Loren Anne Barnett joined CBF as Director
of Creative Services in 2007. She grew up
on the Severn River in Annapolis, Maryland,
sailing, crabbing, and flying through the air
on rope swings.
Carlos to perform her “fin dance,” a true teaching moment for
remembering fish fins from the dorsal to the caudal.
After lunch on board, the teachers measured water clarity,
pH, salinity, and dissolved oxygen. The Rappahannock, whose
watershed has a high percentage of agricultural land and
increasing development, has struggled with low water clarity.
Back in Tappahannock, dinner was followed by a presentation
from CBF Senior Educator Bill Portlock, who has helped
run Teachers on the Bay since it began 30 years ago. Full
of knowledge, I retired to the Essex Inn, a comfortable 1851
Greek-Revival bed and breakfast.
The next morning, we crossed the river by bus to visit
Menokin, a 1769 plantation built on 500 acres once inhabited
by the Rappahannock Tribe. We brought our own canoes, but
for those without, Menokin offers kayak rentals and lessons.
Following a Canoe 101, we launched our fleet on Cat Point
Creek, a stunning tributary of the Rappahannock. Norah
gathered us in a shady crook for a minute of silence. We
listened for both man-made and natural sounds, hearing many
more of the latter. We talked again about biodiversity—this
time focusing on underwater grasses and marsh plants. Ready
to identify the flora, we split up, exploring the shoreline and
making marsh bouquets of pickerelweed, arrowhead, and
As we picked our final greenery, Aaron Bunch and Brady
Donovan from the Virginia Department of Game and Inland
Fisheries approached in their research vessel. Two sets of
what looked like giant wire head scratchers hung above the
water off the bow. The unusual equipment is used to stun and
collect fish for tagging and research. We rafted up around the
new boat while Aaron, the department’s Tidal Rivers Project
Leader, introduced us to his latest subjects. All but one was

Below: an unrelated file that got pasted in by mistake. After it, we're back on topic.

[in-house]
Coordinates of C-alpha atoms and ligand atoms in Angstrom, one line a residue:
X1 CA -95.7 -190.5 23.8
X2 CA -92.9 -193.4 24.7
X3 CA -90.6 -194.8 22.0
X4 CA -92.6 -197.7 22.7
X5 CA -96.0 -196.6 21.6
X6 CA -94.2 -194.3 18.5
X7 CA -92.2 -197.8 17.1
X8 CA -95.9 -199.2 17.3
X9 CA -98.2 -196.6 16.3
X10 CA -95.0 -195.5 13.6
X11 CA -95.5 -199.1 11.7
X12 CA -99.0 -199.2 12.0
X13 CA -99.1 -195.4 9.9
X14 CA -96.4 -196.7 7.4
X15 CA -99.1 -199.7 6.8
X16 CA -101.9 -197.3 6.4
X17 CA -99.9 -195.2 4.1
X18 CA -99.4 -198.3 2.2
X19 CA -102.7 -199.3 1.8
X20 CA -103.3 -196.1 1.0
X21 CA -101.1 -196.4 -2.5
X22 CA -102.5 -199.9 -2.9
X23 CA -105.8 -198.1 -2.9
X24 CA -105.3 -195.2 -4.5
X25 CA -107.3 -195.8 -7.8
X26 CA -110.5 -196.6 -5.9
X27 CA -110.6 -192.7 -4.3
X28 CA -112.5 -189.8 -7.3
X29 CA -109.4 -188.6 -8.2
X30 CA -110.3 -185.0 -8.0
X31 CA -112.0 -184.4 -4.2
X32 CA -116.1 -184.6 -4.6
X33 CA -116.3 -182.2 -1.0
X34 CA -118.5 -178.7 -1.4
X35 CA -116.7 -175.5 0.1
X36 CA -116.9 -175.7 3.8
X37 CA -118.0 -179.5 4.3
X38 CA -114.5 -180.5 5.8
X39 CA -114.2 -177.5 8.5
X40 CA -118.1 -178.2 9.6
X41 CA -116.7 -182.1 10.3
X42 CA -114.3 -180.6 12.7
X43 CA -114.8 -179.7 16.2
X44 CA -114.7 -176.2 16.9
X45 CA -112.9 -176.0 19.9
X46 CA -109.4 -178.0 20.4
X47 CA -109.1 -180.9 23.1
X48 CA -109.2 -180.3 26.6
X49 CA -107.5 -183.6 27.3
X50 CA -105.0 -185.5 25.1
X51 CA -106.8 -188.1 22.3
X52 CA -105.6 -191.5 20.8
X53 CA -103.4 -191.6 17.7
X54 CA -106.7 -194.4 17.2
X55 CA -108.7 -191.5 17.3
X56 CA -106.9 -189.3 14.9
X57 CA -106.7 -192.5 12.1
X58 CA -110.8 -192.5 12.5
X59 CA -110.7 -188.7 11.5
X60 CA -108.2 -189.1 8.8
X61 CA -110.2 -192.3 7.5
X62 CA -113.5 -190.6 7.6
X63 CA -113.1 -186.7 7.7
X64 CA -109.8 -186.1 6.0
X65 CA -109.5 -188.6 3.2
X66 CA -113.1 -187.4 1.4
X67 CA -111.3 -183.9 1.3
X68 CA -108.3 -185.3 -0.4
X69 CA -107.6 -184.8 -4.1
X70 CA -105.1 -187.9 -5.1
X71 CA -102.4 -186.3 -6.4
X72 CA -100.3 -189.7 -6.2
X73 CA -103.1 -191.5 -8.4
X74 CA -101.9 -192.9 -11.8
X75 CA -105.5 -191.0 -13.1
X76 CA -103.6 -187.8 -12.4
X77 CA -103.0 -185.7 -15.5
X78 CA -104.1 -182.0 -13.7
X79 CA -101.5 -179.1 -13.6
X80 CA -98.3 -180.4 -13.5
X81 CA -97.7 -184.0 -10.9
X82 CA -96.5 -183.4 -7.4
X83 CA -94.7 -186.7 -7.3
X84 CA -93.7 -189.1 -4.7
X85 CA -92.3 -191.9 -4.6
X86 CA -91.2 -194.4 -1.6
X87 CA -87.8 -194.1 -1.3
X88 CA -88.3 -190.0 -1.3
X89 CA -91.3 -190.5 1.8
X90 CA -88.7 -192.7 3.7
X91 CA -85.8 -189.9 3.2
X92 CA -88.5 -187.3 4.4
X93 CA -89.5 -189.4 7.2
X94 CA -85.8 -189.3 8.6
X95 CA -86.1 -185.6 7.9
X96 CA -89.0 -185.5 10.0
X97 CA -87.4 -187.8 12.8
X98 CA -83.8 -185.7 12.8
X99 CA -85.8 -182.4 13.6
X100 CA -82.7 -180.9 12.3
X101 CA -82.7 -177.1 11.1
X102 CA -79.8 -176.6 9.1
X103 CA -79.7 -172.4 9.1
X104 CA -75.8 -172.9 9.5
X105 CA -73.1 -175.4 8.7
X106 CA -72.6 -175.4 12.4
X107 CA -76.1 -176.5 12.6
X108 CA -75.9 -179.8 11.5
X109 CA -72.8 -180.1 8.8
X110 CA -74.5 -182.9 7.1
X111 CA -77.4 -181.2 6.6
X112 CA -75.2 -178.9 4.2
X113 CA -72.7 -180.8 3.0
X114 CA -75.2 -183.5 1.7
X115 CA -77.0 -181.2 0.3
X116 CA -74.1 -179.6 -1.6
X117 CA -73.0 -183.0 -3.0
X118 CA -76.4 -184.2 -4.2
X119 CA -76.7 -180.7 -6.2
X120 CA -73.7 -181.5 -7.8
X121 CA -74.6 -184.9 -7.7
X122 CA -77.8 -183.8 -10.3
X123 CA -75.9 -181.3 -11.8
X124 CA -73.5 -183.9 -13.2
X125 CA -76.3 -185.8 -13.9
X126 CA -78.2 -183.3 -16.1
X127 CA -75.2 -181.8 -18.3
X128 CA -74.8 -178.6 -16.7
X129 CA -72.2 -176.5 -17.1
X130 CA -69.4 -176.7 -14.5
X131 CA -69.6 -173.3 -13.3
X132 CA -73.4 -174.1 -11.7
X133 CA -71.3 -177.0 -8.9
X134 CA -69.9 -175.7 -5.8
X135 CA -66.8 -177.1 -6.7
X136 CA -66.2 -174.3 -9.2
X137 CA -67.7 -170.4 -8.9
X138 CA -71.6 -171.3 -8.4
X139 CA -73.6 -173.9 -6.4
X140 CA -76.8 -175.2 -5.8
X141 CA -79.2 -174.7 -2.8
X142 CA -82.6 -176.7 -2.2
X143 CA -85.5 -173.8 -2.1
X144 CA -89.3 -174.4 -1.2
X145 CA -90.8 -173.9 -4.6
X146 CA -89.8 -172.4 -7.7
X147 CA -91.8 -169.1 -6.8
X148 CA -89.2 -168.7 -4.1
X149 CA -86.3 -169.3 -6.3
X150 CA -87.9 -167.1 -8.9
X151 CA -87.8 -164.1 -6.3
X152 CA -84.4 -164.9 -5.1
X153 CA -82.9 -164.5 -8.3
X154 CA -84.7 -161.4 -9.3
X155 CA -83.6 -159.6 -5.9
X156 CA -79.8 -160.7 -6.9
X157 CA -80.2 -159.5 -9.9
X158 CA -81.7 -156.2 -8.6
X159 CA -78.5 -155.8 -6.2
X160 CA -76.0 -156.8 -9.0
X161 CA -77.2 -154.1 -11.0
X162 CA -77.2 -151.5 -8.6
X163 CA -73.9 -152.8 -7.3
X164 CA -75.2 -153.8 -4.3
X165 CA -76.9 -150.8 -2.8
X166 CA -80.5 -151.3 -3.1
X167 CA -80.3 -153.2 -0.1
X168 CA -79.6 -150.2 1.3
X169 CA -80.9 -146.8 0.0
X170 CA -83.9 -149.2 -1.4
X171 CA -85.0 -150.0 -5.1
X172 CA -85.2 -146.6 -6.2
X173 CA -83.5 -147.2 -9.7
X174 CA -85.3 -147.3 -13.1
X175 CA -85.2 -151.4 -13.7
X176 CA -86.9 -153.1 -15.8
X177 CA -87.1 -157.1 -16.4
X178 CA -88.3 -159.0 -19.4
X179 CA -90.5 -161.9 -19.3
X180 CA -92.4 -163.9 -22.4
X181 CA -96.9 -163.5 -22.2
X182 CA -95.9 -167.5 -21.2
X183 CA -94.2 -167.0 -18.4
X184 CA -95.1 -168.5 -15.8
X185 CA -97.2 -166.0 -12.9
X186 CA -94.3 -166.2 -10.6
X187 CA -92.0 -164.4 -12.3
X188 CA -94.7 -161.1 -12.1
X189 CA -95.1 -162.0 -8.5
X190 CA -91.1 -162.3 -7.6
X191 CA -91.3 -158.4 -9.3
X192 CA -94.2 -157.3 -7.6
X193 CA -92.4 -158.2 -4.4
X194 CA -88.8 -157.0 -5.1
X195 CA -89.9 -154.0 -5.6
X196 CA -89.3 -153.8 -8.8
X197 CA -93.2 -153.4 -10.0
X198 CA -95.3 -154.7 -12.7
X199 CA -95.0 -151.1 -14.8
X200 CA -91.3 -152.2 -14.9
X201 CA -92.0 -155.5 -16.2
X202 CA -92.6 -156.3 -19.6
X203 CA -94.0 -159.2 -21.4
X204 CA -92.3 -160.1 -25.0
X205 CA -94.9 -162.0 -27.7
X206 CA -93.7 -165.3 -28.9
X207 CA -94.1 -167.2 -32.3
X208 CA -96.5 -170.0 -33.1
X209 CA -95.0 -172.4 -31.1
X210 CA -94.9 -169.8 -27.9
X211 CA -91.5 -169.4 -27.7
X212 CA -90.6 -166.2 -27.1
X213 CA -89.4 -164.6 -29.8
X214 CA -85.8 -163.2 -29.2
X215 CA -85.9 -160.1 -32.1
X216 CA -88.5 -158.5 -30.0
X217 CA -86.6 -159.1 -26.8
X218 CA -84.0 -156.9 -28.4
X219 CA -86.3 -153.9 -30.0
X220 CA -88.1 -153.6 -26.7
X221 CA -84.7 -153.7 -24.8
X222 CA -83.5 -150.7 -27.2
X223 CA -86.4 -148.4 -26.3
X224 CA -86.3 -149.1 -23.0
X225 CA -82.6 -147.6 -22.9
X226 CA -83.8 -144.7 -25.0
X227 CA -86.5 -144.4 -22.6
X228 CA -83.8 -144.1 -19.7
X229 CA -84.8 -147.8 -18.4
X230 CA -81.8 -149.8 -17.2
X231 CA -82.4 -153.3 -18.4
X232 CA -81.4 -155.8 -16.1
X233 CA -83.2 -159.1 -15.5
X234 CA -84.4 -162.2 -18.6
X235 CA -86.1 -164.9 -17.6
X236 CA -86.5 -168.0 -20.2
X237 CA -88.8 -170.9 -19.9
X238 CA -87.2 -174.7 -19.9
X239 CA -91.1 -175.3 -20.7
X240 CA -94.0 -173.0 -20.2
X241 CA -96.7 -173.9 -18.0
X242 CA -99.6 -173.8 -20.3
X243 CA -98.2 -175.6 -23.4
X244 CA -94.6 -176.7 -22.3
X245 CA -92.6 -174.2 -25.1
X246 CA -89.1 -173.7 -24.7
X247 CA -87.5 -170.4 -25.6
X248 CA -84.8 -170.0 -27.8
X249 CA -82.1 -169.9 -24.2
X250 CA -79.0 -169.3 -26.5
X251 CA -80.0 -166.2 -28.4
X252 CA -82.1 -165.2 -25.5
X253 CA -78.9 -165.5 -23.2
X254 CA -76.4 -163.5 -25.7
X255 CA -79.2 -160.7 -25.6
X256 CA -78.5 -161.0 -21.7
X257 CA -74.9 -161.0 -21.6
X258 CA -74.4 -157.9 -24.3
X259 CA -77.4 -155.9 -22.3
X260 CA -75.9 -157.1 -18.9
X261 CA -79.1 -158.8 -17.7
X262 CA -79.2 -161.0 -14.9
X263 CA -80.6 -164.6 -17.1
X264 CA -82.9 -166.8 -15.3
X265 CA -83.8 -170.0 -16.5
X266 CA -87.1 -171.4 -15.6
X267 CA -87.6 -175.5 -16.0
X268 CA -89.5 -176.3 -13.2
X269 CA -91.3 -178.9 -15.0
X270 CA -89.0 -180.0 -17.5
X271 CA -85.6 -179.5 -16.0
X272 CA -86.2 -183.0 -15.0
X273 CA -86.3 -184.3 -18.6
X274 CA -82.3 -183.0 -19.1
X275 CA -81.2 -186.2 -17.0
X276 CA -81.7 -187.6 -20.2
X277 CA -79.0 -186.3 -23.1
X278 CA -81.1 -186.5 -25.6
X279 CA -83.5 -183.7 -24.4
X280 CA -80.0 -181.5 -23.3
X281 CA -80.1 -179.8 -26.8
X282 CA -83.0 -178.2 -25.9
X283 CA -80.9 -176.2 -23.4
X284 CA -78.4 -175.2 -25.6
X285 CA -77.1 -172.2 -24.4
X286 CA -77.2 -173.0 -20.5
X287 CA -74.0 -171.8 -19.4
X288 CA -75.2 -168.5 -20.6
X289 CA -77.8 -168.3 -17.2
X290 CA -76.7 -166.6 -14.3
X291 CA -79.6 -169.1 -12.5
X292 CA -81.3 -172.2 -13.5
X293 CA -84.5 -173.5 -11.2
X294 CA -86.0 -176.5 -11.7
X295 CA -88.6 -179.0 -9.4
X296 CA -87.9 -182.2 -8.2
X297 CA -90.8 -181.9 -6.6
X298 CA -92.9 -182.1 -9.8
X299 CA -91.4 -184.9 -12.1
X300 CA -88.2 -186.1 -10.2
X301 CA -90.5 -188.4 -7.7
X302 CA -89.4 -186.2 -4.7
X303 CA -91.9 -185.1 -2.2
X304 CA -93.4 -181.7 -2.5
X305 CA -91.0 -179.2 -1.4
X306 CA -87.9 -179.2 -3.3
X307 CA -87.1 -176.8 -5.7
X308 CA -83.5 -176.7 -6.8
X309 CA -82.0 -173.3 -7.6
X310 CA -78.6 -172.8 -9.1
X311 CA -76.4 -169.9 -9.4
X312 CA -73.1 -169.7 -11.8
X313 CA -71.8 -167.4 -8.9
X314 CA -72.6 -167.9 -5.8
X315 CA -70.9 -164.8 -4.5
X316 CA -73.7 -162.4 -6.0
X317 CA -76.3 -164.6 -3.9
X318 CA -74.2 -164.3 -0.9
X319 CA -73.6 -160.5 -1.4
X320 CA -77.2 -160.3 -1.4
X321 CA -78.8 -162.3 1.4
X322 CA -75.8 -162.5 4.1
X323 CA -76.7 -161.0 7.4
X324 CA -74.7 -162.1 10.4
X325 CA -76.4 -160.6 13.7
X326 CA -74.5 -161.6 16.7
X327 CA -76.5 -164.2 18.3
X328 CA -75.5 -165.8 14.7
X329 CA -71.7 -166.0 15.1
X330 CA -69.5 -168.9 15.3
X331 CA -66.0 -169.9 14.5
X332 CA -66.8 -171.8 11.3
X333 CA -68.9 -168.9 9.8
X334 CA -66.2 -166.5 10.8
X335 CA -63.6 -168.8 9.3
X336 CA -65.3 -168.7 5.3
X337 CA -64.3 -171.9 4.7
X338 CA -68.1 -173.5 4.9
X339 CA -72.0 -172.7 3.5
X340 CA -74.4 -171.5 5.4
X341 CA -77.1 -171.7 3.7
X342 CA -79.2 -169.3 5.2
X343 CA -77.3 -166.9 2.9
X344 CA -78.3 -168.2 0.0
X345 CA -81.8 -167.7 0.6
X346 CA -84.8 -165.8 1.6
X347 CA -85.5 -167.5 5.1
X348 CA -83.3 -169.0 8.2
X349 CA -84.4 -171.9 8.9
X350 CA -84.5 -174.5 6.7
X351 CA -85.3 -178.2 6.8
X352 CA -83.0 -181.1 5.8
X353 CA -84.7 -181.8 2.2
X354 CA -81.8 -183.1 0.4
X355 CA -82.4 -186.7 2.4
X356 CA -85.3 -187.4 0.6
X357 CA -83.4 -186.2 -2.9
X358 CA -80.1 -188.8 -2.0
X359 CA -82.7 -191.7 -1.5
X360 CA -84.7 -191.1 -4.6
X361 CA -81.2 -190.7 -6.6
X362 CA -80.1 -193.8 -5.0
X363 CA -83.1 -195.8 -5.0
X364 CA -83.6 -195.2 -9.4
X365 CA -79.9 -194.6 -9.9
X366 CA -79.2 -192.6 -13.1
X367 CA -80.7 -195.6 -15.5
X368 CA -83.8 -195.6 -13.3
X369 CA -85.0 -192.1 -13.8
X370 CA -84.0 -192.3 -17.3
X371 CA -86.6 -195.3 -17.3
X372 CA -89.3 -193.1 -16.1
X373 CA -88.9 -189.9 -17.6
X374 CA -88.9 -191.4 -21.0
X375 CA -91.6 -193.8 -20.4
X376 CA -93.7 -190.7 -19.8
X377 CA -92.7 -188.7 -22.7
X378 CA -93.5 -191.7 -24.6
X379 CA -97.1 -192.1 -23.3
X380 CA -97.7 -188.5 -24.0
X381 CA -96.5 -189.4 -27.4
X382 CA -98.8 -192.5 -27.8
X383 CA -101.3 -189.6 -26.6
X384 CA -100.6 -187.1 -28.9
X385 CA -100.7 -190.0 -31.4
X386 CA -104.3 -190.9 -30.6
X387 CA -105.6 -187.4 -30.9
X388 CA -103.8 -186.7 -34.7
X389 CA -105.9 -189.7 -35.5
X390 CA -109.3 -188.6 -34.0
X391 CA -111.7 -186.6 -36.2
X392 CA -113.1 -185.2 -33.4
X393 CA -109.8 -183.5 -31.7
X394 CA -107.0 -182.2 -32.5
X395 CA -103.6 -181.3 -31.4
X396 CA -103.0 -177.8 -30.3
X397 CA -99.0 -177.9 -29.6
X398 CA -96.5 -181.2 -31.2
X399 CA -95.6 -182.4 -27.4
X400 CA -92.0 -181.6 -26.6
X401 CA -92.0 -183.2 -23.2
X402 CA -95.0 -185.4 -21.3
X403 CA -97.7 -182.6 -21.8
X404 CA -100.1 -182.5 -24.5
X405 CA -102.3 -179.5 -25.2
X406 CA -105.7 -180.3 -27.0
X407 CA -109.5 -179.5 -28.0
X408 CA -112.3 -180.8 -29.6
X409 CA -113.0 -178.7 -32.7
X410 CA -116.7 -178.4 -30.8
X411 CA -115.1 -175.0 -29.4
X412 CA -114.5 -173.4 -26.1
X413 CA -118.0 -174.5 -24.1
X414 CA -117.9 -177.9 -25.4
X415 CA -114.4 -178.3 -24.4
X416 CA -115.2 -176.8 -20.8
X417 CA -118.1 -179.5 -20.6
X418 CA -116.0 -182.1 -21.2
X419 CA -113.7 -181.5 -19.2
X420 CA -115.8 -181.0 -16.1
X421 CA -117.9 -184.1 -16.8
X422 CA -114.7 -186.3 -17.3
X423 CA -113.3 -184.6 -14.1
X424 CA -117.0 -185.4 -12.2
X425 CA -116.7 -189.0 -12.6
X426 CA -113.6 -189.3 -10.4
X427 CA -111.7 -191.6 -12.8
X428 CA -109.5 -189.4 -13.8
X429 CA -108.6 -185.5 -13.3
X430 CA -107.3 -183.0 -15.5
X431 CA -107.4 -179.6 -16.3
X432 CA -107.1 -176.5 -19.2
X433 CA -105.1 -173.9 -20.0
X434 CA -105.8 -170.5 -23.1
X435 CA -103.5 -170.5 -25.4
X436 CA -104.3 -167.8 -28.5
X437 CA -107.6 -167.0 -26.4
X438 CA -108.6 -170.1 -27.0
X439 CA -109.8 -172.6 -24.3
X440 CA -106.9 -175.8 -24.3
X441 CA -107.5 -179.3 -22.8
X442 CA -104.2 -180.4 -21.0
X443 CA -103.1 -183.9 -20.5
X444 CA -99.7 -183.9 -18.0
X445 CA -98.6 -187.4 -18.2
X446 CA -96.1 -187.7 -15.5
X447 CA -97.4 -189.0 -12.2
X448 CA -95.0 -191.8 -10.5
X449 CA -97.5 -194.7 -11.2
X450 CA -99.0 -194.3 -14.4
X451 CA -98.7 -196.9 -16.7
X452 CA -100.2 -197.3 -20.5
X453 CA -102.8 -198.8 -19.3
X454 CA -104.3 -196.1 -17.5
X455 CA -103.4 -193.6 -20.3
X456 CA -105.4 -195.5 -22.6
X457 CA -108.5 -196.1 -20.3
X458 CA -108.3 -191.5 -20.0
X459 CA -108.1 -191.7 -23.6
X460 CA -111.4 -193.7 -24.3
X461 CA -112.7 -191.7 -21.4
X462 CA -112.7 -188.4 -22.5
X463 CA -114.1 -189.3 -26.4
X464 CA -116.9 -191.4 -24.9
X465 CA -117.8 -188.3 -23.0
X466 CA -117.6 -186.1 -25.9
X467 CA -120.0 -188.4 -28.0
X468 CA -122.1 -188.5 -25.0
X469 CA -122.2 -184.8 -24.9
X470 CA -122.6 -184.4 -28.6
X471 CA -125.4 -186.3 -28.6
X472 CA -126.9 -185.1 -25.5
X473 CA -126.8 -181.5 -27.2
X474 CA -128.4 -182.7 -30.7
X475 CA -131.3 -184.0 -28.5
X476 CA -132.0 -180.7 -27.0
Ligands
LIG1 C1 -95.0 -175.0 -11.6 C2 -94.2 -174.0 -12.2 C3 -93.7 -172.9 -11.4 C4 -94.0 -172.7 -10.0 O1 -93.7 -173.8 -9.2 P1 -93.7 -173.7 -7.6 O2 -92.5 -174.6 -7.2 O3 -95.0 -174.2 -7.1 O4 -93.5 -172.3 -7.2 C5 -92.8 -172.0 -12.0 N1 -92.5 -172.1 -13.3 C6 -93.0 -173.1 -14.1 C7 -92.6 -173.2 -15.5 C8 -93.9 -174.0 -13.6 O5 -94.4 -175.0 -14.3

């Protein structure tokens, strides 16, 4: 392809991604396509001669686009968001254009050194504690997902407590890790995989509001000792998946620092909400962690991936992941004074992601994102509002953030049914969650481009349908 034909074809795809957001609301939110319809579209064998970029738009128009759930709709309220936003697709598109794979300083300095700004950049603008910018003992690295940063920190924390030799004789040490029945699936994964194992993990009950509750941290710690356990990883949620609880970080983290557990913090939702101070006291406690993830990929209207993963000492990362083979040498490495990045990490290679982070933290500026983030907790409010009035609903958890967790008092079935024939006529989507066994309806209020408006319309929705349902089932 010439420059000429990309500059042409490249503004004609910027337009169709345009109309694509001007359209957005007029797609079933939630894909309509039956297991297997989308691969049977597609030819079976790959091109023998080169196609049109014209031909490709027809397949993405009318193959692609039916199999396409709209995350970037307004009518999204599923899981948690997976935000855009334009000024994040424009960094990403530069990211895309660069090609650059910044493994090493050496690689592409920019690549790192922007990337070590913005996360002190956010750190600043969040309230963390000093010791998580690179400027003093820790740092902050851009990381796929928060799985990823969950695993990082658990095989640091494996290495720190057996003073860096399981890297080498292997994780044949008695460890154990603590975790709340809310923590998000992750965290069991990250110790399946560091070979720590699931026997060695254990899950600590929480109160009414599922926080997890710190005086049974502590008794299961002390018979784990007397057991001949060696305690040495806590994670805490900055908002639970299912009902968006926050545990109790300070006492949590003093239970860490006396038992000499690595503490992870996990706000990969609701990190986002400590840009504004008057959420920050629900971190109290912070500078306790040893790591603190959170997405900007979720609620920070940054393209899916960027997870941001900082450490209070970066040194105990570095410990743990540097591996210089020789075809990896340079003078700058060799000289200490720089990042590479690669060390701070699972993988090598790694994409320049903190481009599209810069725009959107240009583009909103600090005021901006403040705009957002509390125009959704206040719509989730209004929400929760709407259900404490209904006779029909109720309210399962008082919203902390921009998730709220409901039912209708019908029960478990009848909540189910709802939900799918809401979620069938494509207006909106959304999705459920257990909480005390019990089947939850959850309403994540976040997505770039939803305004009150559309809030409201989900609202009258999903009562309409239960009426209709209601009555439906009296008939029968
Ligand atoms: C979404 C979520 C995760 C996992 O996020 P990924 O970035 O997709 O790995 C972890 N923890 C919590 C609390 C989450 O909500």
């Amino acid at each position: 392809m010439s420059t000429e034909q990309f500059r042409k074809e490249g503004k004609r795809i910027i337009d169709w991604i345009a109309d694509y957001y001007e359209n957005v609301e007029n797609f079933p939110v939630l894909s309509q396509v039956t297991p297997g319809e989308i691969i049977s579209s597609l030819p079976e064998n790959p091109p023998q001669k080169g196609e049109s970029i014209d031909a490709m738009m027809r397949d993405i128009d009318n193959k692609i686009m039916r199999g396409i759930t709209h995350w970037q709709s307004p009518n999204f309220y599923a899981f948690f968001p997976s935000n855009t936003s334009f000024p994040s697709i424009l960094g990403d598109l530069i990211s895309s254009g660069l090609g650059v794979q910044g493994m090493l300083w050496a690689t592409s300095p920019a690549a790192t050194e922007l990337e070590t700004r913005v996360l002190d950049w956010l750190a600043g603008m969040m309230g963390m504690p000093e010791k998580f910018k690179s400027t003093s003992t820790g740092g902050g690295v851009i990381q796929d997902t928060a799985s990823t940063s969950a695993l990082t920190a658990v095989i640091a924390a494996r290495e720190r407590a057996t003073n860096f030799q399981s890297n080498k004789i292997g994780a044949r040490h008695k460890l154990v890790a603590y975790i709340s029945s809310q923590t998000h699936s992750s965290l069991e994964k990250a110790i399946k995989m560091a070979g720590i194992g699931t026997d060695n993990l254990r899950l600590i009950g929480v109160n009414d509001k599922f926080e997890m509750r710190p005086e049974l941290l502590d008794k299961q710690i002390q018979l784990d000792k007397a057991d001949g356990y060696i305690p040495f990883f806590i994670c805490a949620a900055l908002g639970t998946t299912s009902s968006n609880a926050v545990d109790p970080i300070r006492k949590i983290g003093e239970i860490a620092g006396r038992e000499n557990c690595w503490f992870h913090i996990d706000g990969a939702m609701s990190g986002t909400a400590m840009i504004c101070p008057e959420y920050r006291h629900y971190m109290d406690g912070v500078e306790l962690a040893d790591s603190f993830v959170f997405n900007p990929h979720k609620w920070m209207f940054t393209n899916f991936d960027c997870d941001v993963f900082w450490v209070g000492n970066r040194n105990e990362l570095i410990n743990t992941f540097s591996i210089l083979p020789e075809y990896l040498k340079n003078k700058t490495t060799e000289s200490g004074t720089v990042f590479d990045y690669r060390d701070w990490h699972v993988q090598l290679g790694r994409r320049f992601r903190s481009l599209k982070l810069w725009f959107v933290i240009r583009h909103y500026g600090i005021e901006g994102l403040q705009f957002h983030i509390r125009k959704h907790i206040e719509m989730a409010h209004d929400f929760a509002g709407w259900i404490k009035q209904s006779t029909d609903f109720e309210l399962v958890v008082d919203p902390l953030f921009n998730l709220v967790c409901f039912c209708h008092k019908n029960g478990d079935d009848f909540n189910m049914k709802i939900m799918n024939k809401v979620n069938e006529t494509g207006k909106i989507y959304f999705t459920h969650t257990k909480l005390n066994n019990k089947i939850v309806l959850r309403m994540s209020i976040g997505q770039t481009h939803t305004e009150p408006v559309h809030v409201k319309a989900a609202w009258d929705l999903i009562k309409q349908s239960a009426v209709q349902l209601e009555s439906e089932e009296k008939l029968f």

still kicking. CBF Fox Island Environmental Education Program
Manager Jeff Varnon was able to revive the baby sunfish in
the water next to his canoe and received quiet kudos from
those nearby. Aaron held up a few types of catfish, some of
which are invasive here and in other Bay-area waters, and
a few other species including a yellow perch, which I found
Back at Menokin, docent Alice French gave us a tour of the
18th-century Georgian-style mansion on the property. Wearing
hard hats, our group was able to enter areas of the house,
which is being pieced together like a giant jigsaw puzzle.
The following day, the teachers and educators departed for
what I hear was a magical three days at CBF’s Fox Island
Education Center, a re-purposed hunting lodge surrounded by
Virginia’s Tangier and Pocomoke Sounds.
I headed to Lowery’s Seafood Restaurant for a local lunch.
Bartender Dorie served up a crab cake, tomato, and yellow
squash that tasted like summer. She also introduced me to a
local delicacy she learned from her father’s hunting buddy:
corn on the cob with mayo and Old Bay. Don’t knock it until
you try it.
On my drive home, I thought of the teachers and how this
week’s lessons would make their way back to hundreds of
students. My achievement was a little less profound, but still
fulfilling. My driving question: Can you learn and have fun at
the same time? The answer is yes.
CBF Educator Norah Carlos performs the “fin
dance” aboard CBF’s education boat Jenny S.
A biodiverse marsh bouquet hand-picked
from Cat Point Creek.
LOREN ANNE BARNETT/CBF STAFF
Teachers and CBF educators get a tour
of the house at Menokin.
LOREN ANNE BARNETT/CBF STAFF